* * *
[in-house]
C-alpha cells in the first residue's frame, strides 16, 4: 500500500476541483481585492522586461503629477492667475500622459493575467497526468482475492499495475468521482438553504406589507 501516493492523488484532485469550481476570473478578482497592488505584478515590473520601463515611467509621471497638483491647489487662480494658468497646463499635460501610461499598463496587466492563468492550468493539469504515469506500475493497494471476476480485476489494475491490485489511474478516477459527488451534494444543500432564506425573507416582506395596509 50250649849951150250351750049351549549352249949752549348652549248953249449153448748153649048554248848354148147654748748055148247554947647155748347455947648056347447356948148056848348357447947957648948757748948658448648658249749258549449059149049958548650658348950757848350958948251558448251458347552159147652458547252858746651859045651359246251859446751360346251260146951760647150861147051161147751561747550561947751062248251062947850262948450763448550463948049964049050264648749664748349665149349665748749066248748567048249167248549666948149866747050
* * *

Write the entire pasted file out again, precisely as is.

[in-house]
C-alpha cells in the first residue's frame, strides 16, 4: 500500500476541483481585492522586461503629477492667475500622459493575467497526468482475492499495475468521482438553504406589507 501516493492523488484532485469550481476570473478578482497592488505584478515590473520601463515611467509621471497638483491647489487662480494658468497646463499635460501610461499598463496587466492563468492550468493539469504515469506500475493497494471476476480485476489494475491490485489511474478516477459527488451534494444543500432564506425573507416582506395596509 50250649849951150250351750049351549549352249949752549348652549248953249449153448748153649048554248848354148147654748748055148247554947647155748347455947648056347447356948148056848348357447947957648948757748948658448648658249749258549449059149049958548650658348950757848350958948251558448251458347552159147652458547252858746651859045651359246251859446751360346251260146951760647150861147051161147751561747550561947751062248251062947850262948450763448550463948049964049050264648749664748349665149349665748749066248748567048249167248549666948149866747050